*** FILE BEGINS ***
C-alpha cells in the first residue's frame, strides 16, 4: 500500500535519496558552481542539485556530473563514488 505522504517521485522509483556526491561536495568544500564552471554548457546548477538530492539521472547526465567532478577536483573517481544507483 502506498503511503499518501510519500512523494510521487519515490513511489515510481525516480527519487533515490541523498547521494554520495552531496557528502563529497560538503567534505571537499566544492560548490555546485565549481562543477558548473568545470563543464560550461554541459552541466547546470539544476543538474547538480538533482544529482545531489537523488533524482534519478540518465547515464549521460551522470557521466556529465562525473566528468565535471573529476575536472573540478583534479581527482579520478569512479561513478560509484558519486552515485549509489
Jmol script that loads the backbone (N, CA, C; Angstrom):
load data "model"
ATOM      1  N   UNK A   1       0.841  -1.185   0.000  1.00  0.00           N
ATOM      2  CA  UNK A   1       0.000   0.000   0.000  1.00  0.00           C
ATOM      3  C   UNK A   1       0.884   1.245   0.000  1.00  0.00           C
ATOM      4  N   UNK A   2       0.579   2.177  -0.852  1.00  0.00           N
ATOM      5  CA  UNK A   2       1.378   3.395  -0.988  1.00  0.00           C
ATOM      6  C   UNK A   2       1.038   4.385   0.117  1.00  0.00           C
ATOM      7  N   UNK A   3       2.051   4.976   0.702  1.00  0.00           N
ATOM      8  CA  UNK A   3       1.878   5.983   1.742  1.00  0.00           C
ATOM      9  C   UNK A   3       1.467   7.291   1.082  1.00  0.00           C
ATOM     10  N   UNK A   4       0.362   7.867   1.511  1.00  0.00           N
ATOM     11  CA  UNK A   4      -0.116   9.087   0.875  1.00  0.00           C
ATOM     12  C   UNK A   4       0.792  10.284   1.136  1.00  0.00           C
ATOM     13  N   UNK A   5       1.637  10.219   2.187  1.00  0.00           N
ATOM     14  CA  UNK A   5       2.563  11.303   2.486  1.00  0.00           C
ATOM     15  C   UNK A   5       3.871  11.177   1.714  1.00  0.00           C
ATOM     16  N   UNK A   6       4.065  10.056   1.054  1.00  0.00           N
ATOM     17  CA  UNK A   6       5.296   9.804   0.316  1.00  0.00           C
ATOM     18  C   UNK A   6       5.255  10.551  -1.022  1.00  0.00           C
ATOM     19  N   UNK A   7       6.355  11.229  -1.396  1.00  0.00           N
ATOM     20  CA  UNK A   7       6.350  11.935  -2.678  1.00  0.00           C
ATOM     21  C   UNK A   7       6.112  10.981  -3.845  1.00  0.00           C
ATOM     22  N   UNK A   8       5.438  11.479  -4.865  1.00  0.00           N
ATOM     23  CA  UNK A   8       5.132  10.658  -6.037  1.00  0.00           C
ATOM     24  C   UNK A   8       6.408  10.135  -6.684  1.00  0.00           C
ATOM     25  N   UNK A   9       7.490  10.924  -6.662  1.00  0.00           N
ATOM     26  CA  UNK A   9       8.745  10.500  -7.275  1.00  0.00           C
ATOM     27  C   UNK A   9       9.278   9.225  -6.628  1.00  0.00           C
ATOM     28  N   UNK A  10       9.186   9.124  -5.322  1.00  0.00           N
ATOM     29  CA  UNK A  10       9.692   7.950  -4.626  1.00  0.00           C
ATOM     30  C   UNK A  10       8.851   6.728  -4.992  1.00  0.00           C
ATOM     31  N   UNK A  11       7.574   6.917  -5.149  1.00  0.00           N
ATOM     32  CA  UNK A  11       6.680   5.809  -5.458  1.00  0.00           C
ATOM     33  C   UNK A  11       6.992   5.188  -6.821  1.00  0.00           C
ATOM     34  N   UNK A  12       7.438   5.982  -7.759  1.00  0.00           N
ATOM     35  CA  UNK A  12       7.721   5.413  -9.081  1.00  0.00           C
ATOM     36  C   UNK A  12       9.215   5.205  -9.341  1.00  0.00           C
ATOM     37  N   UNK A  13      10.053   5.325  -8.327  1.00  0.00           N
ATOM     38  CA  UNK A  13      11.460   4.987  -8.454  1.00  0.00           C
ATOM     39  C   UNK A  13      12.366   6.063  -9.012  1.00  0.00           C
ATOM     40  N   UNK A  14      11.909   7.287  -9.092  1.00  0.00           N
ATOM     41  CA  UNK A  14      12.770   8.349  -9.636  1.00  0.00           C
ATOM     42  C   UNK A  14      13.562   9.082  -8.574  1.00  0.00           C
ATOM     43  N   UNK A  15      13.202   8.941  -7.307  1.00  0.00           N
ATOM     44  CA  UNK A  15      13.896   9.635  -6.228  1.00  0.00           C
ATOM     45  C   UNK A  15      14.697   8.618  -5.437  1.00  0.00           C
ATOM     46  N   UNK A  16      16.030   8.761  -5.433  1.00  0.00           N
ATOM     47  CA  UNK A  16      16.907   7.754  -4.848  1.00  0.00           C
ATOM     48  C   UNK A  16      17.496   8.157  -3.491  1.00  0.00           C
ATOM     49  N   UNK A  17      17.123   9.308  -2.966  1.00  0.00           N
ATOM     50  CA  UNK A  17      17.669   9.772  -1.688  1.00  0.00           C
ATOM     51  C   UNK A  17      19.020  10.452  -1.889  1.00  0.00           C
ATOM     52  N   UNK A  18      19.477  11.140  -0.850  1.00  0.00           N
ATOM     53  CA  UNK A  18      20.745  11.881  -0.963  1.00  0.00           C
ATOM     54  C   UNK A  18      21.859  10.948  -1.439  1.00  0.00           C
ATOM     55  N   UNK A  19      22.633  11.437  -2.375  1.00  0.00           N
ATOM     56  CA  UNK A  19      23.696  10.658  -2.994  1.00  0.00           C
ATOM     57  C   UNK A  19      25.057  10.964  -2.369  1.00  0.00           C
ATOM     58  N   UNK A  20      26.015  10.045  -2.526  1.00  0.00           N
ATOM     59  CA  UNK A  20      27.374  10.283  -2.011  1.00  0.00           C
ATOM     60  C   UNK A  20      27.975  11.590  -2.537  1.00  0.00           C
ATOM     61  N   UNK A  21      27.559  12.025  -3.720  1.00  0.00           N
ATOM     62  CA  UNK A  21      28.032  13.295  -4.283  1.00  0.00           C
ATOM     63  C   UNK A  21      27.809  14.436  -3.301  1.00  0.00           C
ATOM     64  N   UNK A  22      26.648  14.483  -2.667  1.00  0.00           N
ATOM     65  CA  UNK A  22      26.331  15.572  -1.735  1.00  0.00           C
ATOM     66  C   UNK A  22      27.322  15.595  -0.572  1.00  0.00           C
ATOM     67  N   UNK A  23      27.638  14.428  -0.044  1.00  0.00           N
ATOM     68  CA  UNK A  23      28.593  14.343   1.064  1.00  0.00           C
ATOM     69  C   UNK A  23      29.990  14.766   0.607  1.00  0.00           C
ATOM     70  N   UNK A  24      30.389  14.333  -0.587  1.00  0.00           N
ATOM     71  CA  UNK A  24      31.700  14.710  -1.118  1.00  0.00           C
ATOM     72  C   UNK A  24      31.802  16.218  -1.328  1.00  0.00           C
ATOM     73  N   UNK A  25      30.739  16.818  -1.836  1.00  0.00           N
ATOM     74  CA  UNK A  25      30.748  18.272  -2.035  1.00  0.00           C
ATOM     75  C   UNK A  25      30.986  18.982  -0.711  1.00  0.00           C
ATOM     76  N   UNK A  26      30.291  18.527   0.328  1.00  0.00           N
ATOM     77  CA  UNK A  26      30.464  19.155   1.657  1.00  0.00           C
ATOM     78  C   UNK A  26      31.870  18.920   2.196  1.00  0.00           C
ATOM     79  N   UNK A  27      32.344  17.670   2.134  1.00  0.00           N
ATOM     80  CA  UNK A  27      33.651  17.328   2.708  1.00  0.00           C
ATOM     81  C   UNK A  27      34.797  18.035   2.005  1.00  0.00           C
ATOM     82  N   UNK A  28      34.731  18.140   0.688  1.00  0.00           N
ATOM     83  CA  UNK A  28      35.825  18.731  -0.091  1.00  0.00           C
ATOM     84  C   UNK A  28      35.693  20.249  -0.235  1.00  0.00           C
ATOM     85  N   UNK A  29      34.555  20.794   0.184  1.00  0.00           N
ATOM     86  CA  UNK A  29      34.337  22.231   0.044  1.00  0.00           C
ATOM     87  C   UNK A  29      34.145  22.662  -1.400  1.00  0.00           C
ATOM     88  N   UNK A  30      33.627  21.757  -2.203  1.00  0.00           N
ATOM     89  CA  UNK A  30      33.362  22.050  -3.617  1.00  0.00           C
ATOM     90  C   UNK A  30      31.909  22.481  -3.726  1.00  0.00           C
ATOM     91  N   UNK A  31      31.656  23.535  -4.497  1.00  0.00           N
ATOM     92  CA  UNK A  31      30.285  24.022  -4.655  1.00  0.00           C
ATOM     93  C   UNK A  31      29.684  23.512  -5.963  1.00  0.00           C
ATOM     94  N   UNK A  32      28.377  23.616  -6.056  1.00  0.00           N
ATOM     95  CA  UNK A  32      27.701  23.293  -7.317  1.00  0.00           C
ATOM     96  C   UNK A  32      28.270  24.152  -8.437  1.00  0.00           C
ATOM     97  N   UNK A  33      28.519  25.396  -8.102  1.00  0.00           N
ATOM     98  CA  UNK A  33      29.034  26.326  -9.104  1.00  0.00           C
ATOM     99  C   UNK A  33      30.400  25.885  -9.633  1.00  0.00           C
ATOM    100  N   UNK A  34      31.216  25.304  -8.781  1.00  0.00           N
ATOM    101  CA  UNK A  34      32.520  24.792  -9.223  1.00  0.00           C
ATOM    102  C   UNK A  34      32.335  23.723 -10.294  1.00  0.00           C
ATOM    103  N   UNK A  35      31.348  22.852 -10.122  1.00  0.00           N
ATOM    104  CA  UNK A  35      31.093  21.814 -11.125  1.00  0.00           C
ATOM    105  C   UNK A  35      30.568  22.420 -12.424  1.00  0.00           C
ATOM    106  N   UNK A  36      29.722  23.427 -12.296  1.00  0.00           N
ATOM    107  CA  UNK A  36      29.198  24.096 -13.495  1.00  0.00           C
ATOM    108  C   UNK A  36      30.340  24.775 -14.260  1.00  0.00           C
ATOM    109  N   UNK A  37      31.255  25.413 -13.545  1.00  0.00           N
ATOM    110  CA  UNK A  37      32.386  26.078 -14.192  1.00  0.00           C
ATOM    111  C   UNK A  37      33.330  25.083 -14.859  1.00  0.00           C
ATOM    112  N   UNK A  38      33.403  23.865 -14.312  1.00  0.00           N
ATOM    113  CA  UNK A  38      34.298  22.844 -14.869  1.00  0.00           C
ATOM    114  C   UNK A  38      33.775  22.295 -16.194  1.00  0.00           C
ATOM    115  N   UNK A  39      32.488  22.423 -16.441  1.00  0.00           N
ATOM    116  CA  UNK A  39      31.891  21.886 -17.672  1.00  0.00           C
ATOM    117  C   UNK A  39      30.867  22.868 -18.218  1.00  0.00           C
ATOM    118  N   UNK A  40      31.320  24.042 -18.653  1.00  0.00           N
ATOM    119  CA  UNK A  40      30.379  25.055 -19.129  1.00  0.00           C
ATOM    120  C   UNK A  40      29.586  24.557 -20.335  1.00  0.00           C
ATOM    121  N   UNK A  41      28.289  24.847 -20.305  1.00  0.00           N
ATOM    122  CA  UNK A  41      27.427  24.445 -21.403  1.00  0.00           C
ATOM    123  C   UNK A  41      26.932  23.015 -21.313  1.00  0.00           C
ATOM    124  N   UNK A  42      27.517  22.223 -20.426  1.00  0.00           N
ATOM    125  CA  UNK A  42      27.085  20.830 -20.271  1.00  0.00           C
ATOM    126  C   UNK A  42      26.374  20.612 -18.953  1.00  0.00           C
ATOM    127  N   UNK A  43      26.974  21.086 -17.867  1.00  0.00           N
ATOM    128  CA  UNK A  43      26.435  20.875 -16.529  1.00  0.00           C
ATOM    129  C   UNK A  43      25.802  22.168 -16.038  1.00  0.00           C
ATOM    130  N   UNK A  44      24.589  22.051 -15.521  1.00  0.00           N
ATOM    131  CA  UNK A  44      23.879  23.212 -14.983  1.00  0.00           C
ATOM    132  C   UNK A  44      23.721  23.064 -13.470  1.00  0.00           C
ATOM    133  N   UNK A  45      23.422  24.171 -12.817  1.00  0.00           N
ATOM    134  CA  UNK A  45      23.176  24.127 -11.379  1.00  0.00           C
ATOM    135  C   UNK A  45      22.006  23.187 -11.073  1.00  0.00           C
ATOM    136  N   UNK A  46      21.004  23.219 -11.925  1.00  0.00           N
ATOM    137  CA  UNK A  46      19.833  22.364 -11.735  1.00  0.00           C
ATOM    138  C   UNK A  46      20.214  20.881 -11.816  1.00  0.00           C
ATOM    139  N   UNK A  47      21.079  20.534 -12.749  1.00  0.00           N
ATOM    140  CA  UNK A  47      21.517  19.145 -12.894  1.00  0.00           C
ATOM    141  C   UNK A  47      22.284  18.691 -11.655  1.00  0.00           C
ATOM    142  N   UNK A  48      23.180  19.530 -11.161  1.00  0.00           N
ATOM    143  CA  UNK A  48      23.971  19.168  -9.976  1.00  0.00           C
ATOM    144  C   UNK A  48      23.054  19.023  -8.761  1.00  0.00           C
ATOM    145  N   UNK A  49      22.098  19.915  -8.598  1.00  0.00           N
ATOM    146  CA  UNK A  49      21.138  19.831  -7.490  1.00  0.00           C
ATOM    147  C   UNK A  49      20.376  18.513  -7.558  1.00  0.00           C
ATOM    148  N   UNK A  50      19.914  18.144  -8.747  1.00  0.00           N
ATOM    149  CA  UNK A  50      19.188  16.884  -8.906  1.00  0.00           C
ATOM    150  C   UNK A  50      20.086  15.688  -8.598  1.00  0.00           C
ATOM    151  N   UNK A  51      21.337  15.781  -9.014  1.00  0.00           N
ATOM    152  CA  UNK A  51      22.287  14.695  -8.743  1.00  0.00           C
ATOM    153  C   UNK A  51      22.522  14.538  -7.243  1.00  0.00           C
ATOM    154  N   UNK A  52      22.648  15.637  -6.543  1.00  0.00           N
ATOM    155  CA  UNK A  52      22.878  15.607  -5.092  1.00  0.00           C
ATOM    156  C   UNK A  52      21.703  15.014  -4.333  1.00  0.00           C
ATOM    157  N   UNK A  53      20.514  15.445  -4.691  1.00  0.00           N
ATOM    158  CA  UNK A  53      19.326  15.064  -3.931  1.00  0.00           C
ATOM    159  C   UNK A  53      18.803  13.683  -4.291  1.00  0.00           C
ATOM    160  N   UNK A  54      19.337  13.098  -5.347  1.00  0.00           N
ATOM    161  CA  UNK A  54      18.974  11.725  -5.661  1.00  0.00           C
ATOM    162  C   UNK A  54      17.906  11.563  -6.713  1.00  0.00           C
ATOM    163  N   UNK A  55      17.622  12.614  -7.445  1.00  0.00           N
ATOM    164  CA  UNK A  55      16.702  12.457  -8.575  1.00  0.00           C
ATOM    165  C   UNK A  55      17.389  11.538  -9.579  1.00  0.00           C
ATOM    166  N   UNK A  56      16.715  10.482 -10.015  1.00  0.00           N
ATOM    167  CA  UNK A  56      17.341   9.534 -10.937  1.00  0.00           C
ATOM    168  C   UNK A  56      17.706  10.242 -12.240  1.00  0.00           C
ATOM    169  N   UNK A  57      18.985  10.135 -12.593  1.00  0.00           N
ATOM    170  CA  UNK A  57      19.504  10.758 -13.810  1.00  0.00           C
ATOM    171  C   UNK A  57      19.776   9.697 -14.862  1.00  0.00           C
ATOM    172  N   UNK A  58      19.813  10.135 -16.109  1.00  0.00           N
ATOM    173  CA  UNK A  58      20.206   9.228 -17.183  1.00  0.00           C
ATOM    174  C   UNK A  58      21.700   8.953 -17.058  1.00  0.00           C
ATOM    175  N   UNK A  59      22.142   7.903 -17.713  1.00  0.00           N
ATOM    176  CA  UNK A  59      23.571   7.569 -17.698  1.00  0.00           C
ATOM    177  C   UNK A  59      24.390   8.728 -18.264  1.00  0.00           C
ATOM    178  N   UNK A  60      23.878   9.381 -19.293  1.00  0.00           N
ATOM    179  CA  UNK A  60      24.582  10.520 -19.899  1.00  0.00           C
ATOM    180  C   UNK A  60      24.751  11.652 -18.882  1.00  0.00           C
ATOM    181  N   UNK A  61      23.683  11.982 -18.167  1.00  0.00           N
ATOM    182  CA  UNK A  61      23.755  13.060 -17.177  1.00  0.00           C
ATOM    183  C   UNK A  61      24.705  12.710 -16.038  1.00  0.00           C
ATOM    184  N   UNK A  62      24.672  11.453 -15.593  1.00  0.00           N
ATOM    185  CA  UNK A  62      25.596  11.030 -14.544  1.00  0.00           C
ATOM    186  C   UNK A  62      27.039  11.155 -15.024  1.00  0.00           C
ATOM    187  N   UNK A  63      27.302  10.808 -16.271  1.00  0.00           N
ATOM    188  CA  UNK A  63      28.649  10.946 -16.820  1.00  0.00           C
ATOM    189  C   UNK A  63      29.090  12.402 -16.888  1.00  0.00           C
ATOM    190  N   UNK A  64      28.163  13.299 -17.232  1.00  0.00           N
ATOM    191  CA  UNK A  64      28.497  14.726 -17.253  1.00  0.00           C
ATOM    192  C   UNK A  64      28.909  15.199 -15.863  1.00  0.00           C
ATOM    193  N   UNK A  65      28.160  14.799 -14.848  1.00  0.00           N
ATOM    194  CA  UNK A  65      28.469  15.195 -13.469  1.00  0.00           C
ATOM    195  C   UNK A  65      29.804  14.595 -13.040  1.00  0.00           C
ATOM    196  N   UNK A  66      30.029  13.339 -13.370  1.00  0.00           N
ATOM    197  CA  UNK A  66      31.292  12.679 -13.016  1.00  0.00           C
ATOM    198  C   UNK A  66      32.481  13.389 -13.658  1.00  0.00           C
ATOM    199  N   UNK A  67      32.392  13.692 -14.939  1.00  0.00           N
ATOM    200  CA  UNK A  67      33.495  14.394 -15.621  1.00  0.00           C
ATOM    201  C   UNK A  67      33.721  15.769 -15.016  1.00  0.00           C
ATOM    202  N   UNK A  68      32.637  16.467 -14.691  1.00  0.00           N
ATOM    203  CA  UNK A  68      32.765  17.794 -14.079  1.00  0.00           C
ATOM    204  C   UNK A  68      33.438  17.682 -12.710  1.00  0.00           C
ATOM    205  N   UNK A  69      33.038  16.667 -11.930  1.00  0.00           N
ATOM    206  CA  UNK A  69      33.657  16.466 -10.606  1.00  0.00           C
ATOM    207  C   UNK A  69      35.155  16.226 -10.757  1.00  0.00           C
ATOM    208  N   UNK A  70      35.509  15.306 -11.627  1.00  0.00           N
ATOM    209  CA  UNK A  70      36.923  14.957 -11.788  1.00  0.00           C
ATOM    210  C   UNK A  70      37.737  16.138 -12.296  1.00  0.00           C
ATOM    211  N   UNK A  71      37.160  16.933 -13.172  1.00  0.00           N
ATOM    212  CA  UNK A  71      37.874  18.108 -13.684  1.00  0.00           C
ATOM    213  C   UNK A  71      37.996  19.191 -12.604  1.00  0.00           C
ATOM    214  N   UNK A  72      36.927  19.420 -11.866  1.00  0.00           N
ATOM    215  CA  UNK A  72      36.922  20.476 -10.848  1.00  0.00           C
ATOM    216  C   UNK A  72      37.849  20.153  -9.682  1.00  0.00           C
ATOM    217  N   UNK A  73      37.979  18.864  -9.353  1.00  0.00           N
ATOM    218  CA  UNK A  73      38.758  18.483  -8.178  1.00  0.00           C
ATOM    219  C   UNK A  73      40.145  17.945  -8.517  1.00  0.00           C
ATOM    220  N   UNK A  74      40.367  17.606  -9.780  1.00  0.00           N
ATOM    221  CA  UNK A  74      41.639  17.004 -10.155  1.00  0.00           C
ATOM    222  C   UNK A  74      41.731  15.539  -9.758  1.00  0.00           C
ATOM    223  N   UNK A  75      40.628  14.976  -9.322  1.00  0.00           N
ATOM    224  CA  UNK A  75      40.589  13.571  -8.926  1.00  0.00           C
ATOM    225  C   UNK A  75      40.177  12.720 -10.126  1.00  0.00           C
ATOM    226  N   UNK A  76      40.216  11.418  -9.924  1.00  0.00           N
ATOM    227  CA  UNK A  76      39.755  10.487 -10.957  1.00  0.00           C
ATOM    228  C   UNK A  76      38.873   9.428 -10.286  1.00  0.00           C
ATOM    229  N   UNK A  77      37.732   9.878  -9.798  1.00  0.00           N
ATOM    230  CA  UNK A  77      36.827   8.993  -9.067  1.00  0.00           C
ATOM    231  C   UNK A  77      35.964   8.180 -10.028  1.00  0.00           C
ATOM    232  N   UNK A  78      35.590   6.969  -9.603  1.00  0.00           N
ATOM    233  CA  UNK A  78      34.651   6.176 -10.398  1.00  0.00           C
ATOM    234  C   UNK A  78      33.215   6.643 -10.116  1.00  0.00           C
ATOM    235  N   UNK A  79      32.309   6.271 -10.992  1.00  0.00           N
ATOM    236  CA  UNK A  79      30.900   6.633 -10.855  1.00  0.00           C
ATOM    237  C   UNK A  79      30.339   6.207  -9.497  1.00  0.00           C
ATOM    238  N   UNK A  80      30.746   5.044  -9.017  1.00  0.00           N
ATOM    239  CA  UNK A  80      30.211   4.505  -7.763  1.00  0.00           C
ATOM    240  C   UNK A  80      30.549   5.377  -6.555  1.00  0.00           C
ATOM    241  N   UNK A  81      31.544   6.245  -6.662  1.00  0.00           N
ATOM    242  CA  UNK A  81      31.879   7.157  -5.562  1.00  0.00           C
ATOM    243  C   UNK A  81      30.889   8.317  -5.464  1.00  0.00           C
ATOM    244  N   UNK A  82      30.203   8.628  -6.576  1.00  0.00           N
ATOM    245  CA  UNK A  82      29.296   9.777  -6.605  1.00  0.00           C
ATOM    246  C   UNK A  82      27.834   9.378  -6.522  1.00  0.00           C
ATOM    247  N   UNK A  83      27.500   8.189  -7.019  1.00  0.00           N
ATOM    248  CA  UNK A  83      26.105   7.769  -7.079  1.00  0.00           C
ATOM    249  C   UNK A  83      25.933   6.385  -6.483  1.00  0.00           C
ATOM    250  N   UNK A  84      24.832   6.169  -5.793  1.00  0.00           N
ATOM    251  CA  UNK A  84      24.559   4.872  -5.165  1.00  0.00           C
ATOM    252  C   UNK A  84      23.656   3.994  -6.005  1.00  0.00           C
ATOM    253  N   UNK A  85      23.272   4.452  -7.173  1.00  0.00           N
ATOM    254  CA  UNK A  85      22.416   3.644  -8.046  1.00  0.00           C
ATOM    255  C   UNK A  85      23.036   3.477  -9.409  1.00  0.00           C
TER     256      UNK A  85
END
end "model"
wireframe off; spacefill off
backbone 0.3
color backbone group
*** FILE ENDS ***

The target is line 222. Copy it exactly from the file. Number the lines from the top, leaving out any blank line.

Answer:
ATOM    219  C   UNK A  73      40.145  17.945  -8.517  1.00  0.00           C